Celebrity chef Tom Kerridge’s two Michelin-starred pub the Hand and Flowers has gone from strength to strength and remains a spectacle in the culinary world, visited by eager foodies from across the country.
The pub, Kerridge’s first, opened in 2005 and gained its first Michelin star within a year, achieving its second in 2012. It also currently has four AA Rosettes and headed the Top 50 Gastropubs list for many years in a row, before being retired in 2014. It has now come out of retirement, reappearing on the list at number 19 in 2018, before moving into its current position.
After more than a decade, the Hand and Flowers is still a proper pub with proper food. It is friendly, comfortable and relaxing. “We wanted it to be exactly the kind of place where we would like to enjoy our days off,” says Tom.
Although it’s Tom’s name on the door, there is an accomplished team behind the pub’s success. In charge of the kitchen is head chef Aaron Mulliss, a trendsetter who is against following foodie fashions or fads.
Making every customer feel special as they walk through the pub’s door is top of his agenda, along with giving friendly service and exceptional food and drink.
Lourdes Dooley is the pub’s general manager, who believes the key to a great pub is a good landlord (you’ve got more than that in Tom) as well as friendly staff.
Last, but by no means least, is Tom’s wife Beth. A big supporter of Tom and the Hand and Flowers, she is an accomplished sculptor.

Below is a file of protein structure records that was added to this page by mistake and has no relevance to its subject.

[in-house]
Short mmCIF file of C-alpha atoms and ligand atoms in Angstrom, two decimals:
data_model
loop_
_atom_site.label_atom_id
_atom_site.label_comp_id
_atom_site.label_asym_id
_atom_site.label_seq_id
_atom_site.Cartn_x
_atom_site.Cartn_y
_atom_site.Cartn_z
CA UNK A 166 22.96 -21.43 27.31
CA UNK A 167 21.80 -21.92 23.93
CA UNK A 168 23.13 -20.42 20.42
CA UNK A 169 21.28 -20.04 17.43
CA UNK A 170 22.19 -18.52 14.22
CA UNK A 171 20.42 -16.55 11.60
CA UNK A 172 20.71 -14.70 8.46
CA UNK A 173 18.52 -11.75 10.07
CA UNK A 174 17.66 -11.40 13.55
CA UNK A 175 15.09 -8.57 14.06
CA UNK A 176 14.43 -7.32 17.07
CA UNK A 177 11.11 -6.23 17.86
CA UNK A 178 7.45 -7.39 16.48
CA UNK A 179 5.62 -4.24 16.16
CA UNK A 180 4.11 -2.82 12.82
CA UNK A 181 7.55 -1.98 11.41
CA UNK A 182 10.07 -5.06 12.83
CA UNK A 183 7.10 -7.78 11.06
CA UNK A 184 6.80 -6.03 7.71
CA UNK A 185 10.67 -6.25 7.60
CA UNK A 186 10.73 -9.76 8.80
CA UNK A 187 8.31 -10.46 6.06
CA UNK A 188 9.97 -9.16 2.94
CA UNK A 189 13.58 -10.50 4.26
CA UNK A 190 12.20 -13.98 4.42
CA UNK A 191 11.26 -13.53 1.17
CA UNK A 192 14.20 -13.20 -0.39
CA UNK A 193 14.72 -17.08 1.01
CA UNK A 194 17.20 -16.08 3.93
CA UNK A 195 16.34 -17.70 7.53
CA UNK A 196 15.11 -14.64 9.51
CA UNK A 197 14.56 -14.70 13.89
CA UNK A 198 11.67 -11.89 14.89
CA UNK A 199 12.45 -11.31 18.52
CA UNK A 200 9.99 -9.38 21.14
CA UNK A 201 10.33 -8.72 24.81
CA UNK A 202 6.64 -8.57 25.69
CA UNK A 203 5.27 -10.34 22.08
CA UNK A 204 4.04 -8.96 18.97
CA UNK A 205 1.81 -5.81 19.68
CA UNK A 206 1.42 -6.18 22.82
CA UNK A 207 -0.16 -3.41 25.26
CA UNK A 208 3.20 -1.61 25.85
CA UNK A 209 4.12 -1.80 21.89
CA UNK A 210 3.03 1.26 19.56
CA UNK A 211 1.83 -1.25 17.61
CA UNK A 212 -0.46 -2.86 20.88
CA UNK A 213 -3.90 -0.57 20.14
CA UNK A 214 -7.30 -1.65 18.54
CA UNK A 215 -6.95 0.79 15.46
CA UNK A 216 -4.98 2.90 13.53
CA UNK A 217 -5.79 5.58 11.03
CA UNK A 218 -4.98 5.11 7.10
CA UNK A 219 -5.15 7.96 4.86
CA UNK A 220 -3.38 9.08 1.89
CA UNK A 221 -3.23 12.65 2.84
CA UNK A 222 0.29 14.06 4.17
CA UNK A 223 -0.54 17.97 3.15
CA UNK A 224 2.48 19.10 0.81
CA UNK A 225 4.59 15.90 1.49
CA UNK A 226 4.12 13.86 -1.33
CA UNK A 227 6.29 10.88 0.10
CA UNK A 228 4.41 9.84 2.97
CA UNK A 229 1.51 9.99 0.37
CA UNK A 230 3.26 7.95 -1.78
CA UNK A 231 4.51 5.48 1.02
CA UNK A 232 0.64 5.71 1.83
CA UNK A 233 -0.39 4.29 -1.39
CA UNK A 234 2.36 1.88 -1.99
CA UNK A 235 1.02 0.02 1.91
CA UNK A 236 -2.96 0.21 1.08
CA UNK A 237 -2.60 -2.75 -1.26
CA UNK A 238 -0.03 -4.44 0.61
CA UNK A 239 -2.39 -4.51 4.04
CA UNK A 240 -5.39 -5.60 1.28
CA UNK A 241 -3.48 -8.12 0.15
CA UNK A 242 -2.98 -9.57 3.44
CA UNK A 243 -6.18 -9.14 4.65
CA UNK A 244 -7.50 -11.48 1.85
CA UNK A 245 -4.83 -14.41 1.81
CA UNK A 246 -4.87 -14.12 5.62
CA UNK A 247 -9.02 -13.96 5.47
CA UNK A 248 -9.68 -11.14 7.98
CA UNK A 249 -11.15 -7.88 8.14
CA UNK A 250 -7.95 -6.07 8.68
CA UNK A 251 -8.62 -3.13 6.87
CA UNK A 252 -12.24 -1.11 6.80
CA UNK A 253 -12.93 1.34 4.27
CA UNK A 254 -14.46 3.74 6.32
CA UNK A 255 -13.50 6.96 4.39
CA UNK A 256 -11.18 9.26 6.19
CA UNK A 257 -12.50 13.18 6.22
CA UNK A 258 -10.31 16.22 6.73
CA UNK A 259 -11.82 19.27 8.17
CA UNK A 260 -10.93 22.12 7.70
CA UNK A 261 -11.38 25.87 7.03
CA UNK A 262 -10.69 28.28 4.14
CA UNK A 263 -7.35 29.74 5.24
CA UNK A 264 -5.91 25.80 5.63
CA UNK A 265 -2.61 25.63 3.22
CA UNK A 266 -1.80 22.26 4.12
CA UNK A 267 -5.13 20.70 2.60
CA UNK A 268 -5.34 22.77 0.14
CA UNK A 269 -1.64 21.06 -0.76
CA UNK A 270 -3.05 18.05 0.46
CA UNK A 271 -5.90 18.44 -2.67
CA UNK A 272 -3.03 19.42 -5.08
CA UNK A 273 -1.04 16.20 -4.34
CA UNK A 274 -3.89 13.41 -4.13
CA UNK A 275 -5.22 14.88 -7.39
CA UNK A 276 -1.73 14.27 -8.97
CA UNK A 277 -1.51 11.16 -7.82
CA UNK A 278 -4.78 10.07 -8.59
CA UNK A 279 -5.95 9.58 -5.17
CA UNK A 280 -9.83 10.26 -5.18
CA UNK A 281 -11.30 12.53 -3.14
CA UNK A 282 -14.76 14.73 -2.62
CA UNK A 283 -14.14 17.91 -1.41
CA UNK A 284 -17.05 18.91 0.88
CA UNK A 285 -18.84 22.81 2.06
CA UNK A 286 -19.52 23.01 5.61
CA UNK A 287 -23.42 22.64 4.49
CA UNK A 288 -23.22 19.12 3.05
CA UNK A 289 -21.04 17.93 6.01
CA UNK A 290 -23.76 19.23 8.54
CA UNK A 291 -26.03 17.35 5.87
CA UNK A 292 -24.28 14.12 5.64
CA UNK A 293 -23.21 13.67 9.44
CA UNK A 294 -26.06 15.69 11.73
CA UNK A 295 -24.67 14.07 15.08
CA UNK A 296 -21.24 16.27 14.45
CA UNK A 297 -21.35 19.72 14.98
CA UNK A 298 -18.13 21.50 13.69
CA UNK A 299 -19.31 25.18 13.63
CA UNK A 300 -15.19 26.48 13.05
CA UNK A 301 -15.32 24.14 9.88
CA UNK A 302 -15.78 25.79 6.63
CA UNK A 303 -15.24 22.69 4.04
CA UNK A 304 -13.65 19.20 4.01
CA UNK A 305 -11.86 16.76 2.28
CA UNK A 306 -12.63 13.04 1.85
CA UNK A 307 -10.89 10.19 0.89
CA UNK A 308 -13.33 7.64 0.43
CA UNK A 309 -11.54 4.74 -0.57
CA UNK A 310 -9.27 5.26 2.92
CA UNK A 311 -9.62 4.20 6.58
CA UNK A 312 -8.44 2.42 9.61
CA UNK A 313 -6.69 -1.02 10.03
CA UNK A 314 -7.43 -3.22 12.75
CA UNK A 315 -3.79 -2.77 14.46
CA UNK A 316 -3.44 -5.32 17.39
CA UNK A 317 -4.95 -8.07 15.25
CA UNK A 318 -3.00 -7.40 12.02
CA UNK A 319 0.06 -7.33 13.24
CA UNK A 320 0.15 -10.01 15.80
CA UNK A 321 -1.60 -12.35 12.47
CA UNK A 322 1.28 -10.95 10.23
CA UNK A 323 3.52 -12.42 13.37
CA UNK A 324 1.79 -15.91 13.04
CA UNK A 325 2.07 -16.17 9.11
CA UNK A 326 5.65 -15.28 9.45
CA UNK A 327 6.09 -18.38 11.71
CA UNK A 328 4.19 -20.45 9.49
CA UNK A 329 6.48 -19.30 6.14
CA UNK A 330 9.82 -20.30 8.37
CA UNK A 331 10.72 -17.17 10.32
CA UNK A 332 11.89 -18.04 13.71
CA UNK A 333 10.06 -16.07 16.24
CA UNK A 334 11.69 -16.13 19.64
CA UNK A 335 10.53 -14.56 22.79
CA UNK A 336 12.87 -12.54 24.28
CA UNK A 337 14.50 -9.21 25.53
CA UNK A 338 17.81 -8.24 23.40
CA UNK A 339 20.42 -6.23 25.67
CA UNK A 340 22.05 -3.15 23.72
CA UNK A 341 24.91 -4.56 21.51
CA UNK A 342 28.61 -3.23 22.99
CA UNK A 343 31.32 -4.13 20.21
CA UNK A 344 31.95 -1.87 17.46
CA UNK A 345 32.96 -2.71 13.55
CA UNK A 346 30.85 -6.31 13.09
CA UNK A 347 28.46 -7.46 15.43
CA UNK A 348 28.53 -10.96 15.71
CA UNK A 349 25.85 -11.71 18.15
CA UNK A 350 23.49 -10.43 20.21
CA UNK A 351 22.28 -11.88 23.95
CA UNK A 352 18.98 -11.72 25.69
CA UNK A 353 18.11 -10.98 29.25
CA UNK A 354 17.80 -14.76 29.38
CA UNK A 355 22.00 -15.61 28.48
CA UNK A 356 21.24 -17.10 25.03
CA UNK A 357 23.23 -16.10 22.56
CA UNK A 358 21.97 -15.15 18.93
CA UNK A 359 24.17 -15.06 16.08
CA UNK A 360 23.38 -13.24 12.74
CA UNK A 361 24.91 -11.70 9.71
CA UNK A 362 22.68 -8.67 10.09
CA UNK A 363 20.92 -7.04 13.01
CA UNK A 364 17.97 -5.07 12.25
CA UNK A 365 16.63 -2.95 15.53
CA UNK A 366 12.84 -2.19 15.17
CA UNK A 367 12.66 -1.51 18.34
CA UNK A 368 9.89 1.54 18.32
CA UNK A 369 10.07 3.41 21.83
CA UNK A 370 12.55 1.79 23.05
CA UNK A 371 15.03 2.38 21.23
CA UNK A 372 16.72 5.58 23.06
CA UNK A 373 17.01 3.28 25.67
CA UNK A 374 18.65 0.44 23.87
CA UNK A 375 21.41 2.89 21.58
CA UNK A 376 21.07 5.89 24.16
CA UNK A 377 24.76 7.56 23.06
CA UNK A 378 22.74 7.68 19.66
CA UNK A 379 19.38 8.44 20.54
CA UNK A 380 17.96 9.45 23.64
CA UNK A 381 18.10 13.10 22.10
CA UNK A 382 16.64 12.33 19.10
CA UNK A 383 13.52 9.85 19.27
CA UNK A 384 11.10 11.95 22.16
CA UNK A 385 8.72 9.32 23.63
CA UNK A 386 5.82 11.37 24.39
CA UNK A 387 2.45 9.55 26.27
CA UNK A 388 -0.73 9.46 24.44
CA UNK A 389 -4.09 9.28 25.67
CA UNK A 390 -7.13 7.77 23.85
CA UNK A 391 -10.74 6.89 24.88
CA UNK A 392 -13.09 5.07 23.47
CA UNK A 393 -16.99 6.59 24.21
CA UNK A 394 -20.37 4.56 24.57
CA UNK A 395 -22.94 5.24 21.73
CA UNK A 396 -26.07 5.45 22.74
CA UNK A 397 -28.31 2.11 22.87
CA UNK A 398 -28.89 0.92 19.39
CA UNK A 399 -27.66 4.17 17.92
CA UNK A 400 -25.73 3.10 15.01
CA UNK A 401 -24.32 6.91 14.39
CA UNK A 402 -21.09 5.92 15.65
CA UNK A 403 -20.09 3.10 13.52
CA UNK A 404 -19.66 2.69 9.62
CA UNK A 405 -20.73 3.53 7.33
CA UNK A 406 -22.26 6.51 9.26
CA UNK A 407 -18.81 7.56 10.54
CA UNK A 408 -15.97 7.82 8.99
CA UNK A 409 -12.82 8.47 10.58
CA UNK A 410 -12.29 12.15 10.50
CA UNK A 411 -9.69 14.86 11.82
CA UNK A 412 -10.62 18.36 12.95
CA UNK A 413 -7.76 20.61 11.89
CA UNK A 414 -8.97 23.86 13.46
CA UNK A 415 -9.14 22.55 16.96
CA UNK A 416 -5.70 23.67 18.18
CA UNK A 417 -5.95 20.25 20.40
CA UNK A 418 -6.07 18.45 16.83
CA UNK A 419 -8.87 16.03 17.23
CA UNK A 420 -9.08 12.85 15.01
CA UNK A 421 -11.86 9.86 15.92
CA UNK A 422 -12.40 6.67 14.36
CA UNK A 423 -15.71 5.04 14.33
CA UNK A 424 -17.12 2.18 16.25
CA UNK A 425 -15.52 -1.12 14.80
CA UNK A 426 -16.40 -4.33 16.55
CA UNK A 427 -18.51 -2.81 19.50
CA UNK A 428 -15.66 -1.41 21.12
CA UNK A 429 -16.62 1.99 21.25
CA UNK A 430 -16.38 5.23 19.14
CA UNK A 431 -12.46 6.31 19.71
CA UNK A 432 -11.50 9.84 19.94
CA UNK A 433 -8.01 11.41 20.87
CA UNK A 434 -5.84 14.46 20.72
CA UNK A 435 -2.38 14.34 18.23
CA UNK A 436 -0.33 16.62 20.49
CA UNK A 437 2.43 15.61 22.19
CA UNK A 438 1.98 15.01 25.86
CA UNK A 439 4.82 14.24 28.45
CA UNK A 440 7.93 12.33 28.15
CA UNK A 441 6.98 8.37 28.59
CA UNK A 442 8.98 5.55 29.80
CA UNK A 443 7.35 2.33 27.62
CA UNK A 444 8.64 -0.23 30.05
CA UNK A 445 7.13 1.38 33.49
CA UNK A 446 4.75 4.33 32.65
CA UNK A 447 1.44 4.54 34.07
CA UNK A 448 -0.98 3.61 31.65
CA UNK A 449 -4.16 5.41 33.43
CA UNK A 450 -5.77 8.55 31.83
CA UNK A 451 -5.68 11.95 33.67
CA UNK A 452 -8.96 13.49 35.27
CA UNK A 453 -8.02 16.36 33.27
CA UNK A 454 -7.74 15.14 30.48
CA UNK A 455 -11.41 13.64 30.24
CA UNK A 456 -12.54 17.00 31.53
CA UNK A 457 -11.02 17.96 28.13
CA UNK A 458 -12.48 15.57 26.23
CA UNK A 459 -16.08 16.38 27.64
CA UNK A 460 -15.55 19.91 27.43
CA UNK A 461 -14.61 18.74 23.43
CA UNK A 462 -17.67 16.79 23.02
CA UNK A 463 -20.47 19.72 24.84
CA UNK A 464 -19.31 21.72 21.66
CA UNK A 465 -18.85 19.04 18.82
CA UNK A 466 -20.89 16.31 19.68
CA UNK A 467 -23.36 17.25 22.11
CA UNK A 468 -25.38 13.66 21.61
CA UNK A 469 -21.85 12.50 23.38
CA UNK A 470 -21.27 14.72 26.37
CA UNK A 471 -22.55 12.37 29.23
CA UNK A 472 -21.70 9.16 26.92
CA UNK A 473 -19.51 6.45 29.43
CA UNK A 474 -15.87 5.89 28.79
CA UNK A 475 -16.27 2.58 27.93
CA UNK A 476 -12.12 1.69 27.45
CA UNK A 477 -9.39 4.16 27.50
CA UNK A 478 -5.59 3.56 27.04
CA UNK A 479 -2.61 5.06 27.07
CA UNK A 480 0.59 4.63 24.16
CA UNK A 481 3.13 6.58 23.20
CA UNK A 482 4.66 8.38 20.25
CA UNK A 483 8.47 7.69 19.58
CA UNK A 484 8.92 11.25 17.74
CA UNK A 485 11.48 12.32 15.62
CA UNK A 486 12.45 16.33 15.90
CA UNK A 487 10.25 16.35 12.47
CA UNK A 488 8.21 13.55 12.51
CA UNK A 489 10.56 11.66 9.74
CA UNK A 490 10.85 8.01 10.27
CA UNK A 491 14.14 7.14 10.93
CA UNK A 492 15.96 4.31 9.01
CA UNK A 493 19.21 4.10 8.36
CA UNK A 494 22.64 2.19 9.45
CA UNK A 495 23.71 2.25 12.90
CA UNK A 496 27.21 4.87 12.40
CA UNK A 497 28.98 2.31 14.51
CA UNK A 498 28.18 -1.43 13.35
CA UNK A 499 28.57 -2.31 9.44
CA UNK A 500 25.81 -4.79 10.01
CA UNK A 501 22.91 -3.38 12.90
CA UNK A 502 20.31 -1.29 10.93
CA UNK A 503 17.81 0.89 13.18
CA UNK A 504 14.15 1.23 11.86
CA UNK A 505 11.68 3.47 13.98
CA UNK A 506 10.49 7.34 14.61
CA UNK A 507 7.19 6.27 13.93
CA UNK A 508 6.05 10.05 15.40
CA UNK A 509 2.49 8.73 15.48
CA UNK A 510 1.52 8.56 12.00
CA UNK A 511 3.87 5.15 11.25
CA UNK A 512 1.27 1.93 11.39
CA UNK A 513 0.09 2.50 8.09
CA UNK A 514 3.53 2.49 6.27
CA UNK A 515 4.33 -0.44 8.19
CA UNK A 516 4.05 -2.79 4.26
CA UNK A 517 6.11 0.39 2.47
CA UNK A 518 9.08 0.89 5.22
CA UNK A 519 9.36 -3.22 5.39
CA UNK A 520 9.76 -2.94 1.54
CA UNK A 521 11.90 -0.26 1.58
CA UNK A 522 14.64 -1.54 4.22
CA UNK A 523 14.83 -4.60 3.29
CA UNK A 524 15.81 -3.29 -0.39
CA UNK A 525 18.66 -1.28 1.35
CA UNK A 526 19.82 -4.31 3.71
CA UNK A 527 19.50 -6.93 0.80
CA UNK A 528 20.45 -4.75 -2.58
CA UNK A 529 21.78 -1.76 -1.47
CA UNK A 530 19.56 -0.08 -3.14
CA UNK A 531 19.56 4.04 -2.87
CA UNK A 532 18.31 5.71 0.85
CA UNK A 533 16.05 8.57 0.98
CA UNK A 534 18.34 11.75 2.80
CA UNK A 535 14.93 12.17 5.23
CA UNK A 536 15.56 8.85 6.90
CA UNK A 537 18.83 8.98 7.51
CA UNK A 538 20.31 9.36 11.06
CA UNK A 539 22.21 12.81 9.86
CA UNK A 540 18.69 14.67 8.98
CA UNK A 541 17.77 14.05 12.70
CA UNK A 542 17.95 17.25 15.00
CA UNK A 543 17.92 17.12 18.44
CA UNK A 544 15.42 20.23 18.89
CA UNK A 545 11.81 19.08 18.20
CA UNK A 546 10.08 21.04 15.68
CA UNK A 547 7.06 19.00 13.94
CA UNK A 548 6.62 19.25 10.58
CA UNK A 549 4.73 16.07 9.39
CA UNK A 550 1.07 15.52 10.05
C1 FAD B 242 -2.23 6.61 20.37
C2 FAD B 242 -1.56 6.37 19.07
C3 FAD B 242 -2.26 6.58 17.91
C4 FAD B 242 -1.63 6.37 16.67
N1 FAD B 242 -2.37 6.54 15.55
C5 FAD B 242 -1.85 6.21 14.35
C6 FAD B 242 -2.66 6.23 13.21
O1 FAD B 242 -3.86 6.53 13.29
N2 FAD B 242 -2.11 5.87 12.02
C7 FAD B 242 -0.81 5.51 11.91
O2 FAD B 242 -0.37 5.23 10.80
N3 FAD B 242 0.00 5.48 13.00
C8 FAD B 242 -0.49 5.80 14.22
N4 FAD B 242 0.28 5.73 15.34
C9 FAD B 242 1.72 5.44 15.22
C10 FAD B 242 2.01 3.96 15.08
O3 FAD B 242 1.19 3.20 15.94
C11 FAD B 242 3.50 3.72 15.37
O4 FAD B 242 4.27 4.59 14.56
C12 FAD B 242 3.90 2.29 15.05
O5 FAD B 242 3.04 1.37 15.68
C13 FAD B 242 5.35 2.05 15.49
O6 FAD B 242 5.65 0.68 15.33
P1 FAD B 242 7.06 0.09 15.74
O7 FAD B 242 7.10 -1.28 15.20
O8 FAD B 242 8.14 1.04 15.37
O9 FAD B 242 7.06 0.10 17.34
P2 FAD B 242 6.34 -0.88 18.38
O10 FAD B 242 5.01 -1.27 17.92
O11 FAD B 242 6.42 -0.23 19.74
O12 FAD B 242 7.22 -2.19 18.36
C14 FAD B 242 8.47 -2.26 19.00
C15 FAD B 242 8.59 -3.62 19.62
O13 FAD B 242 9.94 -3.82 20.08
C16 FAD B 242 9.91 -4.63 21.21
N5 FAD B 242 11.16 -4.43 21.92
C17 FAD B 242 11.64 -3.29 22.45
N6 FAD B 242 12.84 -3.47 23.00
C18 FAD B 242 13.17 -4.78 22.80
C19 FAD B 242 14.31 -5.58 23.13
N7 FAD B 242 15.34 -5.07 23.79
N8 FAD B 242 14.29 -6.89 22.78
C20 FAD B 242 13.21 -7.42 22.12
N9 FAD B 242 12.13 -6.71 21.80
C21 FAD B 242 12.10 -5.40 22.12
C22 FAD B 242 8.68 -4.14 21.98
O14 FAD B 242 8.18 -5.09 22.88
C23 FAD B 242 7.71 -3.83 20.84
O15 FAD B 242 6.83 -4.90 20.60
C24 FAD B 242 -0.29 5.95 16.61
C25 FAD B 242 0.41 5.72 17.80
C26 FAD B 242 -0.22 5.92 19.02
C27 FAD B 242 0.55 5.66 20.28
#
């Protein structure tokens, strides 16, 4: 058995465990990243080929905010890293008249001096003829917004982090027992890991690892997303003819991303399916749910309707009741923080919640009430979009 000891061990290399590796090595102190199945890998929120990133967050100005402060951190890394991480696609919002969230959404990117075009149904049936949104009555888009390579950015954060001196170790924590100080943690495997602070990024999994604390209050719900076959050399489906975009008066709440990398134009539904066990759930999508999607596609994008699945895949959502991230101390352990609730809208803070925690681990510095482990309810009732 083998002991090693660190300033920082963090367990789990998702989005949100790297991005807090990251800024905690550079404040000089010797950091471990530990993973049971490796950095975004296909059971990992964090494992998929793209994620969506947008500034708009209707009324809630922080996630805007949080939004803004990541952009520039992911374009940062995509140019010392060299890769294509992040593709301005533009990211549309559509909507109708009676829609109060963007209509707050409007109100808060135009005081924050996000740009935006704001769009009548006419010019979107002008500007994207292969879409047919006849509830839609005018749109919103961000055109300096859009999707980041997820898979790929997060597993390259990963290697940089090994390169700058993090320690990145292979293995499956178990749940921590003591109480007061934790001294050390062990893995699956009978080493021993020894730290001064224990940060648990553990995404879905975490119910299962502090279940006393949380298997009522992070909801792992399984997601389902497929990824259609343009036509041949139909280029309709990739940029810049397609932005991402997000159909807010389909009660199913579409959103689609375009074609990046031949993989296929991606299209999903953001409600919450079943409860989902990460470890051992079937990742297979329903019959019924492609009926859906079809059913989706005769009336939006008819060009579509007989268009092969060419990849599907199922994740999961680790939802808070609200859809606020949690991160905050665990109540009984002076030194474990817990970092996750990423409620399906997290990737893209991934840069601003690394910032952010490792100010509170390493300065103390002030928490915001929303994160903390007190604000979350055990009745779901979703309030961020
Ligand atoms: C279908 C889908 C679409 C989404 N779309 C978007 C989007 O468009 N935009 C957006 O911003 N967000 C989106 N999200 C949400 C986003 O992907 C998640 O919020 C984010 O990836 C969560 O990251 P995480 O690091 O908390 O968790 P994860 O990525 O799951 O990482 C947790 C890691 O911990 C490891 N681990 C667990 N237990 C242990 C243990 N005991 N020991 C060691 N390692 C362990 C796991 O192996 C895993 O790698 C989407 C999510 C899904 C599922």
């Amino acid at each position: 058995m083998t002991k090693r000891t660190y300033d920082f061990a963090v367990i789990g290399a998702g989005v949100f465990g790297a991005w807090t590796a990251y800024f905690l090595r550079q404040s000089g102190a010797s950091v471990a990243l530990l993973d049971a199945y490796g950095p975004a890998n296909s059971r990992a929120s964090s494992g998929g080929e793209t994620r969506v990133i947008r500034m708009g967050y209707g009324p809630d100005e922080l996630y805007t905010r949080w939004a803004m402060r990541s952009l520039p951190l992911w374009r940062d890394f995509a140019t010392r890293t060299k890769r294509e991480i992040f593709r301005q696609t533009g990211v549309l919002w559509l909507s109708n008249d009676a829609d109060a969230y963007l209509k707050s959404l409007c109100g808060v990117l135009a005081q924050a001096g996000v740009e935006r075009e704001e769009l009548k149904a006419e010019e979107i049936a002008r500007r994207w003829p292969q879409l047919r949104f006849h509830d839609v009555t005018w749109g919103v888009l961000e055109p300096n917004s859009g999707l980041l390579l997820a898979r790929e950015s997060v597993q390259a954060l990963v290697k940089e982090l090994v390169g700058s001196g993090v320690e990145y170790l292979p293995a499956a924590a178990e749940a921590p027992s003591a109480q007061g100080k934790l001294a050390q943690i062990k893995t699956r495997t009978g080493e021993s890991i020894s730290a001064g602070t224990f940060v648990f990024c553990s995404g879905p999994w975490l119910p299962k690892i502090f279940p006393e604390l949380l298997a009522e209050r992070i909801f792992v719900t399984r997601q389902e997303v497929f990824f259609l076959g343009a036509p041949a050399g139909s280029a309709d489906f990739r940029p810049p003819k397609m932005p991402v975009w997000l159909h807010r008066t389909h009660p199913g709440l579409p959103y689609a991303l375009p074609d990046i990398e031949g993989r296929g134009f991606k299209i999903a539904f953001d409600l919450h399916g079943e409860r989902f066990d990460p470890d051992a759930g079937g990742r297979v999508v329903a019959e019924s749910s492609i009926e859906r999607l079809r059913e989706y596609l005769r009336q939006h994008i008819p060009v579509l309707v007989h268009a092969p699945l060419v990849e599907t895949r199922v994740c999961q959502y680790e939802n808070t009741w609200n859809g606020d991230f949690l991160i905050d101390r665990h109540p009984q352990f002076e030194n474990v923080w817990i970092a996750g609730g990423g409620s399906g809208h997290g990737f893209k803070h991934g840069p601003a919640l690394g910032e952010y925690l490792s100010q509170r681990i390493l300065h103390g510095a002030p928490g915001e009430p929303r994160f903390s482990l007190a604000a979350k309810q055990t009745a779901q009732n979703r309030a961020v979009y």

The Hand and Flowers is not Tom’s only pub; he owns and runs two others in Marlow – the Butcher’s Tap being the most recently opened. The Coach, formerly headed by Nick Beardshaw and also on the Top 50 Gastropubs list, achieved its first Michelin star in 2017.
Tom’s new venture the Butcher’s Tap opened in November last 2017 and pairs a butcher’s shop with a pub. The new site is a joint venture between friend and butcher Andy Cook, and pub company Greene King.
Back to the Hand and Flowers, though. Dishes you can expect from Tom’s team include warm ploughman’s cheese tart with ‘lamb porchetta’, crispy haggis and pickle for starters from the à la carte menu.
Also available on the current à la carte is lovage soup with Bramley apple, smoked eel, and ham and cheese tortellini; soy-glazed slow-cooked duck breast with mushroom ketchup and duck ragout & broad bean tart; and half beer roast chicken with lemon braised hispi cabbage, 48 month-aged Parmesan and mushroom crunch.
And to finish, milk toffee tart with ‘Old English Spice’ and rhubarb sorbet; Hand and Flowers chocolate and ale cake with salted caramel and muscovado ice cream; and bitter orange soufflé with frosted sourdough, plum pudding ice cream and Drambuie custard.
For special occasions, the Hand and Flowers also features a private dining room, The Shed, which can accommodate up to nine pre-booked guests and has three menus to choose from, ranging from £75 to £125 per person.
Guests who don’t want to journey home after visiting the Hand and Flowers can take advantage of the gastropub’s 11 bedrooms, situated in cottages nearby. Each guest can select which breakfast they would like to be pre-prepared and waiting for them at the Hand and Flowers.